One of the giants of the Texas literary world – one with ties to Kyle and Hays County – died this week.
Don Ballew Graham, a distinguished professor, author, critic and an authentic Texas character who the Dallas Morning News described as the premier scholar on Texas literature, was 79. He once lived in Kyle and taught at Texas State University in San Marcos (then Southwest Texas State University) before moving to teach in the Ivy League and then the University of Texas, achieving fame along the way.
Funeral services had not been set as of press time.
At his death, Graham held one of the most storied posts at the University of Texas at Austin as the J. Frank Dobie Regents Professor of English. He won the Carr P. Collins Prize for Best Nonfiction Book of the Year from the Texas Institute of Letters and was a writer-at-large for Texas Monthly.
He was also the author of several other notable books about Texas culture and Texas heroes, but was at least as famous in literary circles for his insightful, sometimes biting, and often hilarious commentary on the state of Texas literature. He wrote many articles for other newspapers and magazines, including the Texas Observer and – in his early years – for the precursors to this newspaper, the Hays County Citizen and Kyle News.
Graham’s friendly(ish) literary fight in the 1980s with Larry McMurtry, the author of Lonesome Dove and The Last Picture Show, was played out in print and became legendary for its wit and provocative review of whether Texas novelists should continue to look to the old west or the new urban state for inspiration.
He was as fearless in his reviews as he was funny. While he often challenged Texas writers to raise the bar, he could be both a sly and ferocious defender of Texas culture against those pompous souls – whether in Austin or New York – who dismissed Texas with stereotypes.
He once told an interviewer from The Austin Chronicle that while southern writers were often romanticized by national critics, Texan writers, and westerners in general, never got that kind of standing nationally.
“My theory is that the East Coast is only interested in Southern writing so much because it’s about race and it’s Gotheric. It fits their idea of the South – that the South is full of crazies, religious nuts, and racists. Whereas they don’t really have any idea about the West at all.”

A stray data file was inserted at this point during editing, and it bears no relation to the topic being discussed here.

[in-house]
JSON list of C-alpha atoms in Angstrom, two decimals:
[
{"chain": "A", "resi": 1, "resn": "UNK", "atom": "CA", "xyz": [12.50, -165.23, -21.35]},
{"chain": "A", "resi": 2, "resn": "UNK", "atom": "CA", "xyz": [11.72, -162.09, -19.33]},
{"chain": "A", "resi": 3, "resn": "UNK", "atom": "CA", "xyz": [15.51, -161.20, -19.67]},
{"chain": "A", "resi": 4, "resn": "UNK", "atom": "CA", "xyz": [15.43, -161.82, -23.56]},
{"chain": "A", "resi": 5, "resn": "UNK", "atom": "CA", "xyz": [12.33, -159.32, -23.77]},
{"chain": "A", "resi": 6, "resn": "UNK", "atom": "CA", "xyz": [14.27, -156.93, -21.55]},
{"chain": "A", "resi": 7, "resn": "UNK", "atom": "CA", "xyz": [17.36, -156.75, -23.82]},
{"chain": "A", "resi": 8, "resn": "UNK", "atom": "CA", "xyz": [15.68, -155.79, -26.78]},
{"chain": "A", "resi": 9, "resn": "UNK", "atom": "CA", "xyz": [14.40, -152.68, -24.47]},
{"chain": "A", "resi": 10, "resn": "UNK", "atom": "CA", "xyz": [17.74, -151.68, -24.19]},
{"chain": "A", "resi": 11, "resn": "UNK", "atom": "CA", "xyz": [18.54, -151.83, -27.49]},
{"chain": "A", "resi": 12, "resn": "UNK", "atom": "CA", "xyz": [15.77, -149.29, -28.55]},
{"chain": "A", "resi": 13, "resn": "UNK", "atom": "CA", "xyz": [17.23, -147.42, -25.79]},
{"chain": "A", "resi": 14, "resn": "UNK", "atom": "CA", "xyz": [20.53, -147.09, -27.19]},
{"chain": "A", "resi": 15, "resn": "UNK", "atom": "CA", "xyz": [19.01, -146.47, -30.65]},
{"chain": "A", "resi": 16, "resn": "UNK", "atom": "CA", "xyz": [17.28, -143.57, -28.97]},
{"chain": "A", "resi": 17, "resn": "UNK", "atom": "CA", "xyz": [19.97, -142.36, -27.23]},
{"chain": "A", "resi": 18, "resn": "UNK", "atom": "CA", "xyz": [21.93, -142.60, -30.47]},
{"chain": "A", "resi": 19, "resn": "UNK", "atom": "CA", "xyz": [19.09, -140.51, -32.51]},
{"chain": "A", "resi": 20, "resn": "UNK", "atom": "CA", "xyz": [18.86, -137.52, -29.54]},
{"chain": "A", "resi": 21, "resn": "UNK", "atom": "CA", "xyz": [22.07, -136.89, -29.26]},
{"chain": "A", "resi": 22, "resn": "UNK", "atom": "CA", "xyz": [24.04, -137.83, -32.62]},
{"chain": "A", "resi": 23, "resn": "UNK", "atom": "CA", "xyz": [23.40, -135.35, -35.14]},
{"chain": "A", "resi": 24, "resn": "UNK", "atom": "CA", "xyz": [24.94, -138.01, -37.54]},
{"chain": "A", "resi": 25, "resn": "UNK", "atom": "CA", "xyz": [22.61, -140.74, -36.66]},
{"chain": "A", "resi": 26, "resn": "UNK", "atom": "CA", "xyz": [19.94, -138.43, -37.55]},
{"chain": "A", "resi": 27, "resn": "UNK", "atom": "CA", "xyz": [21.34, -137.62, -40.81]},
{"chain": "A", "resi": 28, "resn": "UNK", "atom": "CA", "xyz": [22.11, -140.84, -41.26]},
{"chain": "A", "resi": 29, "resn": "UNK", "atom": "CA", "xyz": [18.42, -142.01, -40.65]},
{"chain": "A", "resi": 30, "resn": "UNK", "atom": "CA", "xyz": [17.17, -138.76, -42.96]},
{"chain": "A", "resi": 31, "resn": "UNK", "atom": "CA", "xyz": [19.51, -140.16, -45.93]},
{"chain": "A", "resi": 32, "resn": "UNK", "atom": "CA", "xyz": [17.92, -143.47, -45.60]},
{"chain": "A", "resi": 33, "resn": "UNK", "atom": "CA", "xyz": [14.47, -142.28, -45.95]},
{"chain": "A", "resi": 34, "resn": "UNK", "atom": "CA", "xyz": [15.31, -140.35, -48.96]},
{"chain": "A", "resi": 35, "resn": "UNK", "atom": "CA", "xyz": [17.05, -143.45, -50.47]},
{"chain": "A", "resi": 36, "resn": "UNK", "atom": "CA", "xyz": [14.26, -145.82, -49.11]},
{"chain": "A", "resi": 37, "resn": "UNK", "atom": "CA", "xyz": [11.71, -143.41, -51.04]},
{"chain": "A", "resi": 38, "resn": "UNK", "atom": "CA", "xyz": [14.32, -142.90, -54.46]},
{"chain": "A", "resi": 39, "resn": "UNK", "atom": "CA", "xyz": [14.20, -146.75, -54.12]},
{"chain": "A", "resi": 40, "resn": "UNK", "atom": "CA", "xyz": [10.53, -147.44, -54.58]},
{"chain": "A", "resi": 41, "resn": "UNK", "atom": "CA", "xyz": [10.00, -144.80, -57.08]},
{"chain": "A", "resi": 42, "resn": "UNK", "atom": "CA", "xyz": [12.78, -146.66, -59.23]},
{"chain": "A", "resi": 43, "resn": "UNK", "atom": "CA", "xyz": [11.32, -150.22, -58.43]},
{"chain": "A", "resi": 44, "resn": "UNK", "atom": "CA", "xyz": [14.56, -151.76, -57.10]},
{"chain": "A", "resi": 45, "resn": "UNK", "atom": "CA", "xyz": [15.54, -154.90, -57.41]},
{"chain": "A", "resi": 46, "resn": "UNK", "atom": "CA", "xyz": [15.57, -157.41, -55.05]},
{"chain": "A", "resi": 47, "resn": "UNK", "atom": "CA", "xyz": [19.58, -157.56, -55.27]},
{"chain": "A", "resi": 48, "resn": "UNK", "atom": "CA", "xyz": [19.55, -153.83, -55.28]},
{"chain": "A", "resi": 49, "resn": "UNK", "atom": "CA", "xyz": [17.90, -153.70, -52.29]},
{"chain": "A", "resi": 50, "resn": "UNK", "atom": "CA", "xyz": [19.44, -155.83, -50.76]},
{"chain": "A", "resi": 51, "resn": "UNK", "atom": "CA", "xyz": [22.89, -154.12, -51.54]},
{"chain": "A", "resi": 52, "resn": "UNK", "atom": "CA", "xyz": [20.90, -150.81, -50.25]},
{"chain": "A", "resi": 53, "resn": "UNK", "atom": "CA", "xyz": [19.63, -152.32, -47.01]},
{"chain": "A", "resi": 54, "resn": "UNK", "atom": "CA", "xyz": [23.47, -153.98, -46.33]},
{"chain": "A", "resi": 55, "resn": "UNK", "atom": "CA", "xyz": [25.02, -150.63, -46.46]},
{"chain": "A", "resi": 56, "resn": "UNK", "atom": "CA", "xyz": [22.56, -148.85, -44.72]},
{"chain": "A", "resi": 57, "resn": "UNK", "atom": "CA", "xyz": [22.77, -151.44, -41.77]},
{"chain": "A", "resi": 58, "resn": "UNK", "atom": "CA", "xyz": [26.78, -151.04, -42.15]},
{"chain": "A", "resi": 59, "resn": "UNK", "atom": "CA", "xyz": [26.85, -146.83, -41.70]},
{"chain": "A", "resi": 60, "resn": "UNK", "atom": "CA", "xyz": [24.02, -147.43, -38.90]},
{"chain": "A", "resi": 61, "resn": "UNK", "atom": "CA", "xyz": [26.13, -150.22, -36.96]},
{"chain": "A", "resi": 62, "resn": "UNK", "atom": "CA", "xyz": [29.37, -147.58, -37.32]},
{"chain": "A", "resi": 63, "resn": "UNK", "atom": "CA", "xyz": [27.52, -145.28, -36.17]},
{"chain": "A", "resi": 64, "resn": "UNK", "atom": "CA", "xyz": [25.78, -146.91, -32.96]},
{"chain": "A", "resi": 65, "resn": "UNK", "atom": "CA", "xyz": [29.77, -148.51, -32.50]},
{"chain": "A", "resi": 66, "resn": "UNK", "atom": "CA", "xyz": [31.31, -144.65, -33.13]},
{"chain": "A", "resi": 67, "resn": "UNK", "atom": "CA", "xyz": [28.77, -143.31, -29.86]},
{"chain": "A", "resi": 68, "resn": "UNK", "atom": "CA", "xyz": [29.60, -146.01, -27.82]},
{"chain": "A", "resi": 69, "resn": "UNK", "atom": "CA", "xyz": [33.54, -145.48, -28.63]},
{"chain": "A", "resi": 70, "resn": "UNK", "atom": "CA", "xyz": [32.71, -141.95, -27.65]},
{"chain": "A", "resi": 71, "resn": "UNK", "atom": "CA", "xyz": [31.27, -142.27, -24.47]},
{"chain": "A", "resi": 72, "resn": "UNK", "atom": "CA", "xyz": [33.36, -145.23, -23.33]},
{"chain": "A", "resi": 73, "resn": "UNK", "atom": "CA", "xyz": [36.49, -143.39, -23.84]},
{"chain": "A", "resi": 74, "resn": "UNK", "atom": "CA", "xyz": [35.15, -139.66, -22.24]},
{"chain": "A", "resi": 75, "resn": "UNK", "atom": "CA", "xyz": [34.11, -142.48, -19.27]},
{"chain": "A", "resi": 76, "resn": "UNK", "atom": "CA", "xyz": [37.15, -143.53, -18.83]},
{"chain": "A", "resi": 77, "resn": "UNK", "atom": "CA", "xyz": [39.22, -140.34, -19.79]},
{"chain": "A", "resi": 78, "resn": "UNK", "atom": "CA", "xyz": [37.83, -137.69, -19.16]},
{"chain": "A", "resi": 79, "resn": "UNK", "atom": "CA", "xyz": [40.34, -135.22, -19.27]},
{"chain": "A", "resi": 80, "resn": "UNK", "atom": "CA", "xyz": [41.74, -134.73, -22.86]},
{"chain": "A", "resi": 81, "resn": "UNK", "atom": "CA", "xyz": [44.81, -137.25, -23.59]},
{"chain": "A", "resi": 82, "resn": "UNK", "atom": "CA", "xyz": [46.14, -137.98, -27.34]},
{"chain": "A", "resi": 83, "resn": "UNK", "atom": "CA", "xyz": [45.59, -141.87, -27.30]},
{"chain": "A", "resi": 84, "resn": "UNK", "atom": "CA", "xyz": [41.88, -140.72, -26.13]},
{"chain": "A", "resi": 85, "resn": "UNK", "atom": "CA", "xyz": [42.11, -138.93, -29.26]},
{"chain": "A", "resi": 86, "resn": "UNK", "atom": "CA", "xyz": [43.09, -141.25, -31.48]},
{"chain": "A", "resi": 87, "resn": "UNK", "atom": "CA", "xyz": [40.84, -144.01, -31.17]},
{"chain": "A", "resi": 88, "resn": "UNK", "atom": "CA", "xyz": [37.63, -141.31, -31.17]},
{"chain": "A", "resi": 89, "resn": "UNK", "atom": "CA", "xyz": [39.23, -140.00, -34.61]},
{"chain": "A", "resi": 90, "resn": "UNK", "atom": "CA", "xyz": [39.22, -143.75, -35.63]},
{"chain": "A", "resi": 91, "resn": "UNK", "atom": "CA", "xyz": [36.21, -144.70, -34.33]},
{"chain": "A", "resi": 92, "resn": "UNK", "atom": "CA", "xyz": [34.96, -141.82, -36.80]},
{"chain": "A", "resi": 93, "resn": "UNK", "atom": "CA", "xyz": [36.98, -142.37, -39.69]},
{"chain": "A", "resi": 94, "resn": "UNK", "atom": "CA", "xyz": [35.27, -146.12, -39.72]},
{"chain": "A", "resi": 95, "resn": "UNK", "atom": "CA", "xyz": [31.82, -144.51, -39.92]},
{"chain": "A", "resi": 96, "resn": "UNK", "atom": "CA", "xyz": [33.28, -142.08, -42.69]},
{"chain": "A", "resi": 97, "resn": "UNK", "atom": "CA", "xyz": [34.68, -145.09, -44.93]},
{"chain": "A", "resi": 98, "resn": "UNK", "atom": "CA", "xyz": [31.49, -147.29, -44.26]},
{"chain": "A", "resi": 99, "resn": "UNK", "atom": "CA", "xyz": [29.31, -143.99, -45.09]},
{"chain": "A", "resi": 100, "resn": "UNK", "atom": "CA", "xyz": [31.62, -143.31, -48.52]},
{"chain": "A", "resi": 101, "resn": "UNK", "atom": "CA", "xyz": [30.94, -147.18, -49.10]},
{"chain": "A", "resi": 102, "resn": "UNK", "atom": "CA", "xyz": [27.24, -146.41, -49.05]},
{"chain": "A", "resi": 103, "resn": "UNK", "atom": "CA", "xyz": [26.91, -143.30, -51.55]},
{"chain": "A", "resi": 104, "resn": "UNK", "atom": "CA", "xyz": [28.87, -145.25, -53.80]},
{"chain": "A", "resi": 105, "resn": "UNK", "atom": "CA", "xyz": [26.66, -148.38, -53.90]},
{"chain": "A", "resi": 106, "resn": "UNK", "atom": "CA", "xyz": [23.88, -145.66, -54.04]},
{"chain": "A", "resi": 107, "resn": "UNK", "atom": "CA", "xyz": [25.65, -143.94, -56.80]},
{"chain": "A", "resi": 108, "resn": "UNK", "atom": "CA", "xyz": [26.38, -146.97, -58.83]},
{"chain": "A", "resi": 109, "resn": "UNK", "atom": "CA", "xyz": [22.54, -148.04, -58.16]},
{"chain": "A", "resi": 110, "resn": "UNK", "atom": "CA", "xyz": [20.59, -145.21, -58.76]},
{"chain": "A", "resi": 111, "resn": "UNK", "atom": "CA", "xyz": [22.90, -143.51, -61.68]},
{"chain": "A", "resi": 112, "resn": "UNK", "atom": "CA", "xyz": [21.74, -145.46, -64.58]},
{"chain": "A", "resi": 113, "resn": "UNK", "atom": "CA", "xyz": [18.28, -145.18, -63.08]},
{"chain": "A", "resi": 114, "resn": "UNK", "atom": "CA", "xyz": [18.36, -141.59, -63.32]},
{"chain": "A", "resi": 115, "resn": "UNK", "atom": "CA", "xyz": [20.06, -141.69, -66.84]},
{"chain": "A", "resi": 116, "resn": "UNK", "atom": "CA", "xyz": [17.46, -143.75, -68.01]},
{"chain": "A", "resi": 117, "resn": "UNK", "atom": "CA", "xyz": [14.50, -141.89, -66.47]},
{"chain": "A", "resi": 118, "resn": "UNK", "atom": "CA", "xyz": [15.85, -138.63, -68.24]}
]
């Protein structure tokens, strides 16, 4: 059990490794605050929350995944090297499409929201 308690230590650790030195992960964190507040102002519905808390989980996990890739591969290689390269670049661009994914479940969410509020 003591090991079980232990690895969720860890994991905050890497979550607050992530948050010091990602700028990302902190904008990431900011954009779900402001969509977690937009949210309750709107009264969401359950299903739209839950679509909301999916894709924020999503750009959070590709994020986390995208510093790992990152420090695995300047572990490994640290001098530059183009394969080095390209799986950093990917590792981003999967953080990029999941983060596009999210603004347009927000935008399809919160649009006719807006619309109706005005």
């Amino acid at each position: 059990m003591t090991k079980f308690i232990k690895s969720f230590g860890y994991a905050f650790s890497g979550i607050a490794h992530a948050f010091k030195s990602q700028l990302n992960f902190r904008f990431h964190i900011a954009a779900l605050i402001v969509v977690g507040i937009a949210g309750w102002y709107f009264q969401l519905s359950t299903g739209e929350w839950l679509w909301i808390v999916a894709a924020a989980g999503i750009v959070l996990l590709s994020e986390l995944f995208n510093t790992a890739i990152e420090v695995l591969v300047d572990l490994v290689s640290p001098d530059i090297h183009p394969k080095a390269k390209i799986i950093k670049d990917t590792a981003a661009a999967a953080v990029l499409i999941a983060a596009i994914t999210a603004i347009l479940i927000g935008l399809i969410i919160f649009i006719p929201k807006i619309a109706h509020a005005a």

He said he considered himself lucky that he graduated college before the study of literary theory and deconstructionalism overtook the study of the stories themselves.
“I’ve always thought that literature was interesting in and of itself – its relation to human emotion, experience, history, place – that it didn’t need this kind of structure of theory surrounding it or explaining it through theoretical lenses. I kind of was lucky I that I graduated before that heavy theory hit. I’m sure it produces some great insights, but you have to wade through a lot of bad writing. I do like to take shots at sacred cows, apparently.”
Graham returned to Kyle in 2013 as one of the eulogists for Bob Barton, Jr., the former publisher of the Hays Free Press. He had been close with Barton and his wife, Wynette, or “Tutta,” when he lived in Kyle and was among a group that took on the county’s power structure in the 1970s, campaigning for civil rights and more freedoms on the SWT campus.
“He was altogether a great guy and a fine mind and a keen wit, and I’m grieved to see him go,” said Wynette Barton, who is a major stockholder at the Hays Free Press.
Pat Cox, a county resident who was the associate director at UT (and also served as president of the Barton Springs Edwards Aquifer board of directors and as chair of the Pedernales Electric Co-op), said Graham “was a friend to many and an inspiration to his students and colleagues. He was also a well-liked thorn in the side of the university an dacademia.”
Referring to one of Texas early, legendary writers, Cox said, “I was proud to have [Graham’s] essay on J. Frank Dobie in my book ‘Writing The Story of Texas.’ I imagine he will be raising a glass or two with Dobie at Joe Small’s Barbecue.”
Graham’s books include “Kings of Texas: The 150-Year Saga of an American Ranching Empire”, which won the Collins Prize, “No Name on the Bullet: A Biography of Audie Murphy”, “Giant: Elizabeth Taylor, Rock Hudson, James Dean, Edna Ferber, and the Making of a Legendary American Film” and “Lone Star Literature: A Texas Anthology”, edited along with Larry McMurtry.
Graham is survived by his wife, Betsy Berry Graham, and two daughters.
Funeral details were not available as of press time.